The lace part of the body was so much fun to work on. I was worried about how it would hold up using the cotton yarn but I’m so pleased with how it turned out. I’m sure blocking will really make it smooth. I’m almost finished with the sleeves so I will have more updates for you soon!

What are your thoughts on cotton lace?

ps. Just a few days left to enter the Craftsy giveaway!

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19
Apr

FO: Hurrication Fair Isle Sweater

Written by Sarah. Posted in embroidery, faire isle, FO, knits, life, photos, style, sweater, yarn

It’s finally here. Let this be a disclaimer that I’m ridiculously excited about how this sweater turned out. I’ve spent so much time on it that I’ve gotten something of a Stockholm Syndrome towards it. I’m in love with it and I’m so proud and I just want to wear it all of the time. So now I’m going to talk about my deep love for this sweater which is totally weird and I apologize if it’s incoherent. Just look at the pretty pictures (thanks for taking them, as always, Jon!).

fair isle

In case you’re just tuning in now, I’ll tell you a little bit about this sweater. I was really drawn to this pattern when I first saw it in Debbie Bliss magazine last summer. I don’t know why but I really felt like I wanted to challenge myself with some intense, detailed, and tiny fair isle. (Knit on size 3s, I must’ve been drunk when I used the word “challenge.”) And I knew it would be a great addition to my wardrobe. I was obsessed with doing a neutral/neon fair isle. This would be the one.

When I started knitting this, I had a whole week off of work (hurrication). I spent about 8 hours a day in front of the Netflix knitting, so the first sleeve was finished in three days. I guess that’s when the cabin fever started to set in. Everything near us had power but there really wasn’t much we wanted or needed to do. The park was closed so we just had to take walks around the block until we felt uncomfortable and ran back inside to hide on the couch. It was a weird week. But I got a huge chunk of this sweater finished and if I hadn’t, I probably would have been too discouraged to press on.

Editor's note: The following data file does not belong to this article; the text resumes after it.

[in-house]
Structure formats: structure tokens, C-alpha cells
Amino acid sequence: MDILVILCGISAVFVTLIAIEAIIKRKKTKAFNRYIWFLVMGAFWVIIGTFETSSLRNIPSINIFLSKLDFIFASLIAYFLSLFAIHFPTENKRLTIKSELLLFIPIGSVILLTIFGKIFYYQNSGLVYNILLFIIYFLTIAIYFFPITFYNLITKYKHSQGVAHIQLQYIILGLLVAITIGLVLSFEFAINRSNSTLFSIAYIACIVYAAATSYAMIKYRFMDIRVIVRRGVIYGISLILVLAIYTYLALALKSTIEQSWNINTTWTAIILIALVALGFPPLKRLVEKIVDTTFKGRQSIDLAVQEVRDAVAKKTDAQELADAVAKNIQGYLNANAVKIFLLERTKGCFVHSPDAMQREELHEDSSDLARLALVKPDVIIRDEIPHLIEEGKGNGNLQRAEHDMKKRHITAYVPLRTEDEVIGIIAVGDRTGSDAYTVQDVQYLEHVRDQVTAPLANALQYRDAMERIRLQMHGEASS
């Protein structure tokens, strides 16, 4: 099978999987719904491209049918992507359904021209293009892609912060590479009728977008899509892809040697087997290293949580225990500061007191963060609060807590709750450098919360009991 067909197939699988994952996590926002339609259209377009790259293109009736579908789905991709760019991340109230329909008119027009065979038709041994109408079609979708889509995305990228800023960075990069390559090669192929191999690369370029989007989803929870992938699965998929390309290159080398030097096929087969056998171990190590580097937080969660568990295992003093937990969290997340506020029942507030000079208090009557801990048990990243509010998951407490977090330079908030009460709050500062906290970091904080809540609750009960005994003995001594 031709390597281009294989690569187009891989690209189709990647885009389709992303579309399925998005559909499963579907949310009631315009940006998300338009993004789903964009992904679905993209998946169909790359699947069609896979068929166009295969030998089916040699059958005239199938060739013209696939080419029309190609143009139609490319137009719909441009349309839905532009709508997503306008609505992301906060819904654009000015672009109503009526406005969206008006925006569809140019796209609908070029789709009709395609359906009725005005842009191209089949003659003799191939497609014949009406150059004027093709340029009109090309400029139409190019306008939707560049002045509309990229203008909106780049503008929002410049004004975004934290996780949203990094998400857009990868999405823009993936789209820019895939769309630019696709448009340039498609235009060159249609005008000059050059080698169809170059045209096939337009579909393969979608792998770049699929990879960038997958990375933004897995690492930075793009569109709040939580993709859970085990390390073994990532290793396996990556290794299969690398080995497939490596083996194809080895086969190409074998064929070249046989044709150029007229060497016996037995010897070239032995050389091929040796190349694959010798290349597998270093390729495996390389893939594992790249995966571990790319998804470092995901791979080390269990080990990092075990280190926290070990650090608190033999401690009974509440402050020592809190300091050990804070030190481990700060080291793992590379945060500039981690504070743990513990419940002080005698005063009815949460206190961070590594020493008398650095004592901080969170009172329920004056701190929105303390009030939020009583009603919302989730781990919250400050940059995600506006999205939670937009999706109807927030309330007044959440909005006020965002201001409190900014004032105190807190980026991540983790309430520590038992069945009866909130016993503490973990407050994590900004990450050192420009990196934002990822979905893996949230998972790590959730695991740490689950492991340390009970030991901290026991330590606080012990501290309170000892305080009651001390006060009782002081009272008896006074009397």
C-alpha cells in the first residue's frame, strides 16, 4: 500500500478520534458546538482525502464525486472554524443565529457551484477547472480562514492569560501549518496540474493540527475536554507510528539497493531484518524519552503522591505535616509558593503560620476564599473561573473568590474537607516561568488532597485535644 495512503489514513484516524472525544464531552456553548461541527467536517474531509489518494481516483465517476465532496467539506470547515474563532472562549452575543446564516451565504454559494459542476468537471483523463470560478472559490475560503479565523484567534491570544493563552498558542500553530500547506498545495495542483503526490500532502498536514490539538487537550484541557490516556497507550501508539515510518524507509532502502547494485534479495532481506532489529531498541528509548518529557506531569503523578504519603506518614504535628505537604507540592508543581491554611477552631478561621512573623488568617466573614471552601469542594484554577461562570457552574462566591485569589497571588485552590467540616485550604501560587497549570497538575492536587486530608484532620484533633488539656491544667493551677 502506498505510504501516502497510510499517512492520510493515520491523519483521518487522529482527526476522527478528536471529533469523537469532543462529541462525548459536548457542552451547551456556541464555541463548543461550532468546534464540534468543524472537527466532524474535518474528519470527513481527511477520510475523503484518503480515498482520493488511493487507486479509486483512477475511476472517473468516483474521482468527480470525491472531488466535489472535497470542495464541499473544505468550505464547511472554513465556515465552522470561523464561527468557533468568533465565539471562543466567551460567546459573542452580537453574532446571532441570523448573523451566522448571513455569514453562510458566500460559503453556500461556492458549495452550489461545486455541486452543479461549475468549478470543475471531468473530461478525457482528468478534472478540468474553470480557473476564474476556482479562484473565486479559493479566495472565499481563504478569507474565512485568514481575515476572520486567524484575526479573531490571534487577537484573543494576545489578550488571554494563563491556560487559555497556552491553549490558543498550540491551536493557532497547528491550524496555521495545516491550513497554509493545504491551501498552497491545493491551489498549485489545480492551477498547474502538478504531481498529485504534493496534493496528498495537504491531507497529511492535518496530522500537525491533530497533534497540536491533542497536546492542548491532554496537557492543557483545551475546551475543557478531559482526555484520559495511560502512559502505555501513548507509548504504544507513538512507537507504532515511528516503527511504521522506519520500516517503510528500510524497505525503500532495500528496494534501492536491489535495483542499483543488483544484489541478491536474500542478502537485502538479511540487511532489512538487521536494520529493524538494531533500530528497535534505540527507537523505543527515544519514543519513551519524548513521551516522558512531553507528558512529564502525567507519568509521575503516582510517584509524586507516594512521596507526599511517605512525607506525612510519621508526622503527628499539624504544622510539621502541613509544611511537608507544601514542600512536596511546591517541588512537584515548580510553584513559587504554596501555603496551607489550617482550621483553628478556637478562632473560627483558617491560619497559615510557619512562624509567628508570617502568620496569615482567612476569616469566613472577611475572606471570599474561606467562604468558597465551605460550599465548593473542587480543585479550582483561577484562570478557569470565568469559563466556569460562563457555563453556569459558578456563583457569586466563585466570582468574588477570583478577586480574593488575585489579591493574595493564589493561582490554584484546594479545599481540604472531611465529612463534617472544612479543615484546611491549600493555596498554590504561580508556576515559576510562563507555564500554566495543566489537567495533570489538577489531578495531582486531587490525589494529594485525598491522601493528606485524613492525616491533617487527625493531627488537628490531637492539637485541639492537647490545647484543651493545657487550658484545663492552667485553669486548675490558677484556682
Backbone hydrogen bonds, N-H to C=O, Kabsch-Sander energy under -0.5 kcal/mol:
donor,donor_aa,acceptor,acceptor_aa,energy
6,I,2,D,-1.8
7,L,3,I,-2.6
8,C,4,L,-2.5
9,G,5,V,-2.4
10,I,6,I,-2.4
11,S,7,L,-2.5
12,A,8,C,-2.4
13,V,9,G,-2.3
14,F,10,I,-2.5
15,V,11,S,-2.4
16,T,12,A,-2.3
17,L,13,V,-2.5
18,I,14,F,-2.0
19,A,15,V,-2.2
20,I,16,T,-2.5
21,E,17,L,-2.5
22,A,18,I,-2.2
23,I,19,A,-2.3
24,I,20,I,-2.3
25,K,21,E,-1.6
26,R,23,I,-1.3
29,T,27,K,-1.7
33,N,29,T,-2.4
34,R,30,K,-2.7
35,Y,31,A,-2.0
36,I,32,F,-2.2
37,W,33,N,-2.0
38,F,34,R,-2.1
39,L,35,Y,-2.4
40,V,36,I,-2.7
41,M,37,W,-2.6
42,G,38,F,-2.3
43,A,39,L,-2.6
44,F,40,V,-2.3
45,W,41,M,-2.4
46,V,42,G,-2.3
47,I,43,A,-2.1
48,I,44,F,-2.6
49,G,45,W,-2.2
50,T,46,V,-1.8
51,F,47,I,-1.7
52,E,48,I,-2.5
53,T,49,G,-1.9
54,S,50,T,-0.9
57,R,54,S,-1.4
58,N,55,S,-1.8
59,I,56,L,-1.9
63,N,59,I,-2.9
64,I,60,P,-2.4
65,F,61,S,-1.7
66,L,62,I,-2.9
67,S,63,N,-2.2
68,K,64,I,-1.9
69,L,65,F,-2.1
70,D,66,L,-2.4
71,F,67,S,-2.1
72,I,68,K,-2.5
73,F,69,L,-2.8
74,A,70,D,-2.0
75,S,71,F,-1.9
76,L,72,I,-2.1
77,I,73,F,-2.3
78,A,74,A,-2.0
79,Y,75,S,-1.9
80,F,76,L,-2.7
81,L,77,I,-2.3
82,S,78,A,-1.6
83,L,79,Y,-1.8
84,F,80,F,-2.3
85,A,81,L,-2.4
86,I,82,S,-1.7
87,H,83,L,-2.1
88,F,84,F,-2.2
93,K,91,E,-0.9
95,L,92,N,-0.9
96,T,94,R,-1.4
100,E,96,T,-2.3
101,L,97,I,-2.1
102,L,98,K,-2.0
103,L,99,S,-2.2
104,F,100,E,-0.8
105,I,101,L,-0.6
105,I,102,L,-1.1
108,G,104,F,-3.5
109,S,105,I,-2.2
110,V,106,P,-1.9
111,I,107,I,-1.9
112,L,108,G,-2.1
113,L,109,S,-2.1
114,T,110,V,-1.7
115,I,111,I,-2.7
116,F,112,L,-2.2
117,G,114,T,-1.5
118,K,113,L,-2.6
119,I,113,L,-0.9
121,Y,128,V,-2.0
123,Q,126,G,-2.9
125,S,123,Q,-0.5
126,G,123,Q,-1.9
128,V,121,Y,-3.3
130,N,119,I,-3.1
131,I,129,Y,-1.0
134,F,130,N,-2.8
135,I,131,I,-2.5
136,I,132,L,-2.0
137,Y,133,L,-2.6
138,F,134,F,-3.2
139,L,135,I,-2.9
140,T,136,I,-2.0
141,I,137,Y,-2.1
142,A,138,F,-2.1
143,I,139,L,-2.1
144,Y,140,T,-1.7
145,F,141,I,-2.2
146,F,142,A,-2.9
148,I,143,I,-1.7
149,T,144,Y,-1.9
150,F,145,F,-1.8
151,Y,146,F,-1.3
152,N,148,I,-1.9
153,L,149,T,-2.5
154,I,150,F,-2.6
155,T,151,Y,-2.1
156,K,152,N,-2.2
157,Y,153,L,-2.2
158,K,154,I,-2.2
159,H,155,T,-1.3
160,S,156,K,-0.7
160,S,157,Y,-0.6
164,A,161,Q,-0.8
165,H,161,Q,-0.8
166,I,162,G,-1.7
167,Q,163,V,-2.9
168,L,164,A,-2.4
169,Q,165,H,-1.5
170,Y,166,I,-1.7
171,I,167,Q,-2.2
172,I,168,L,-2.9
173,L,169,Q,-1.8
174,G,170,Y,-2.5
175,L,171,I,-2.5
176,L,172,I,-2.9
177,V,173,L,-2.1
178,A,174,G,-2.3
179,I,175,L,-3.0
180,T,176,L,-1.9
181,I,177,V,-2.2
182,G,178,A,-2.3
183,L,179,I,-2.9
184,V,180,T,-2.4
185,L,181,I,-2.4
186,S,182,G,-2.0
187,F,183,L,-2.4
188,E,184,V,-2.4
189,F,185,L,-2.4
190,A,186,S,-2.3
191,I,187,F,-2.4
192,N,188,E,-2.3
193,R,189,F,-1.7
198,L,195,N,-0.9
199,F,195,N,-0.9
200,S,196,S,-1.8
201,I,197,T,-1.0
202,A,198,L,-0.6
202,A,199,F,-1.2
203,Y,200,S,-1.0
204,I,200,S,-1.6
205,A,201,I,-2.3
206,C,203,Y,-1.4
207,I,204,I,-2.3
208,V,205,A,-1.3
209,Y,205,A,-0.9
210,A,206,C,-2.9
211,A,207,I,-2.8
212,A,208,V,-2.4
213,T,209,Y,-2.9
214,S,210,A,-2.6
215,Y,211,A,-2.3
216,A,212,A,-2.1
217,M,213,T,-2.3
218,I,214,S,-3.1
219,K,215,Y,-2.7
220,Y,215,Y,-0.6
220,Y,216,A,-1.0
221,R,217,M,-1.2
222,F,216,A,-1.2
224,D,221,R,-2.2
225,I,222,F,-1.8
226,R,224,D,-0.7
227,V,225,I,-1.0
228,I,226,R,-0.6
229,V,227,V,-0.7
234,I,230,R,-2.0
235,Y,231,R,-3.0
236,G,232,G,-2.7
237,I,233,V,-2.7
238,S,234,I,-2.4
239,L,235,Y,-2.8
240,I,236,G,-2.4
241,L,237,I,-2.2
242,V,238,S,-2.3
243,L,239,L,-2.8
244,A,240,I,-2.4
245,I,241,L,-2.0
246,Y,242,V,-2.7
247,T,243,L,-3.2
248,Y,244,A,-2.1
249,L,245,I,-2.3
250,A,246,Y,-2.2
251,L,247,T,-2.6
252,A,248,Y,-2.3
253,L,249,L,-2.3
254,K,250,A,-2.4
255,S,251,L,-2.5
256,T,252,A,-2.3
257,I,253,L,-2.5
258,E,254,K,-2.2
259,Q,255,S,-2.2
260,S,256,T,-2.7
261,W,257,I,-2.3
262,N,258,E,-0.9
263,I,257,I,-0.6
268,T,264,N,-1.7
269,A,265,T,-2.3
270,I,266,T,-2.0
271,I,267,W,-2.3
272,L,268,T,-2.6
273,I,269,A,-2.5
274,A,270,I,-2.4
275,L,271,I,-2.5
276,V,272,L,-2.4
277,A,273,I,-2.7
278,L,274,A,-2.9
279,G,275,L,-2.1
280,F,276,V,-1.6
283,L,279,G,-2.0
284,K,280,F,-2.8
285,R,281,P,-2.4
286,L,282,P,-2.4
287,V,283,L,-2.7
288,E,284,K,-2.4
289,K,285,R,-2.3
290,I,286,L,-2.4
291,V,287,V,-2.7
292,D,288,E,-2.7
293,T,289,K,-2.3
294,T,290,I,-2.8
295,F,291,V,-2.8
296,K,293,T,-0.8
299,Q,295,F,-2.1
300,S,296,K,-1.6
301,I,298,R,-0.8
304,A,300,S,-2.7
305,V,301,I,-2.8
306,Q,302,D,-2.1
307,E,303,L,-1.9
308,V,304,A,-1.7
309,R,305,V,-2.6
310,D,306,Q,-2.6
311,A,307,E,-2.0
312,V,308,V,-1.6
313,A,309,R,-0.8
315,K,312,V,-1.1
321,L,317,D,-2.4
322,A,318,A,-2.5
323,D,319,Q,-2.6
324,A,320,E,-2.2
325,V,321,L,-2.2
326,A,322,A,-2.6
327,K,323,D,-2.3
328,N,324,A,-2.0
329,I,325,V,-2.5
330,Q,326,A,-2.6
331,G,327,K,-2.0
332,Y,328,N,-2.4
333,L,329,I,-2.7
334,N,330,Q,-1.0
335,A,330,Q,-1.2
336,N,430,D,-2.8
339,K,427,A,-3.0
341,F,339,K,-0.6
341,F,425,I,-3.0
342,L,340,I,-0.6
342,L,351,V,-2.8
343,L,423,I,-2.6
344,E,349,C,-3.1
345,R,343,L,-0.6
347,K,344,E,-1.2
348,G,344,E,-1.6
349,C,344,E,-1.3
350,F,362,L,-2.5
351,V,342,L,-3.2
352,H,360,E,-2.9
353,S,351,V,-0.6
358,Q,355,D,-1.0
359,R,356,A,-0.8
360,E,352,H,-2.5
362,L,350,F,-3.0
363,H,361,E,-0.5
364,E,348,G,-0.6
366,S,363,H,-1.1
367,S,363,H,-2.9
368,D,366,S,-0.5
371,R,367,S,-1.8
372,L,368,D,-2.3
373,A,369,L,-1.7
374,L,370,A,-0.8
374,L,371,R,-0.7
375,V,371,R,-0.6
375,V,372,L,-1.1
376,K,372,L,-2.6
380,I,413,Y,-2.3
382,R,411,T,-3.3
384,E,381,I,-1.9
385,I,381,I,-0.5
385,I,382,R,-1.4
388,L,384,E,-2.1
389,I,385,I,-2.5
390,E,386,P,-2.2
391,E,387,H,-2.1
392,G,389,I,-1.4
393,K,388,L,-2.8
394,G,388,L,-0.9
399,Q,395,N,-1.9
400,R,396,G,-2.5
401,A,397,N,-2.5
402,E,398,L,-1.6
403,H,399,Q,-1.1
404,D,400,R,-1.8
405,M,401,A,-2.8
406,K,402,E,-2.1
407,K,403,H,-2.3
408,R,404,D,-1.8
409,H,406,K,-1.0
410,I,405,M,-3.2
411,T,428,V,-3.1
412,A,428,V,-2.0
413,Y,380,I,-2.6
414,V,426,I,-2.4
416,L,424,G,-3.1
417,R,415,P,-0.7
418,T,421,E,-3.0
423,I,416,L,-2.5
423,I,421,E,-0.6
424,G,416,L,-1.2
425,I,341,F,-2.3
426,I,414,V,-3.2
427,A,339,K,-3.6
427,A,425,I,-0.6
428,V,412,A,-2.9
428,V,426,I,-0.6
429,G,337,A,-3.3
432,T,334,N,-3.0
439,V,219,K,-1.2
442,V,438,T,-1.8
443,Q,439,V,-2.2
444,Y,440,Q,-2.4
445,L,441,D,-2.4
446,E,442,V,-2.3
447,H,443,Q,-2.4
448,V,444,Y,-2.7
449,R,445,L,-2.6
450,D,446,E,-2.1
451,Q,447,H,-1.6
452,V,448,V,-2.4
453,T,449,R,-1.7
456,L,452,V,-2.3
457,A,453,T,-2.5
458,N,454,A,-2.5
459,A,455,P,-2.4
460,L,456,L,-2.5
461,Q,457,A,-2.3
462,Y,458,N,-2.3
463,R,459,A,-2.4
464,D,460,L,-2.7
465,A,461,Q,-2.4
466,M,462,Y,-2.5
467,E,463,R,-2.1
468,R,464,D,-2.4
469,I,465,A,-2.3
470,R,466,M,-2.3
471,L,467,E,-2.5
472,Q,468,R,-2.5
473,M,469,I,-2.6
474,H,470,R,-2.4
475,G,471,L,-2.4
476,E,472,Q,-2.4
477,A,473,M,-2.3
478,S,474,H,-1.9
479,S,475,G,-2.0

fair isle

I made a lot of other things since I cast on in the end of October. A few Christmas presents, a few birthday presents, two new patterns. I even finished a second sock. I moved from Manhattan to Brooklyn. I wrote a lot here. I think pacing myself with other projects kept me coming back to this guy.

Towards the end was when things got rough. There were a lot of ends to weave in. A LOT. There was a lot of seaming to be done (because, as I’ve mentioned a million times, it’s knit flat). And then, just as I was coming to the home stretch of being able to wear this damn sweater, I remembered that I had to tackle the embroidery. And I just really wanted to wear the freaking thing.

fair isle front

I finished a few days before our trip to Chicago. I could not be happier with how the blocking turned out. I know I’d expressed my nervousness regarding the fit before. Everything was super tight and small and weird when I was knitting but the blocking made all of the pieces fit perfectly and the colorwork sits so neatly. BLOCKING IS MAGIC, GUYS. The sweater is designed as a 3/4 sleeve that is a bit cropped. I knit it cropped but it lengthened during blocking which I’m pleased with. I’m not a big fan of 3/4 sleeves so I made them a bit longer and, again, blocking put them right into place.

Let me take a minute to talk about this yarn. (Are you tired of me obsessing over every detail on this sweater?) I’m devastated that St Denis has been discontinued. The Boreale yarn is probably my favorite thing I’ve ever worked with. It’s soft and delicate and every colorway is gorgeous. It’s warm but it’s not itchy and it has a great drape without being limp or droopy. But this is it. Whatever yarn is left over is going to sit in my stash, probably for the rest of my life, waiting for the PERFECT project that will never come because I will never think anything is perfect enough for it. You know that feeling? Until then, I will be scouring the internet, hoarding all of the St Denis yarn I can find. (Drop me a line if you have any leads or would like to tell me about a magical company that is rebooting the brand or if you’d like to just pour one out with me.)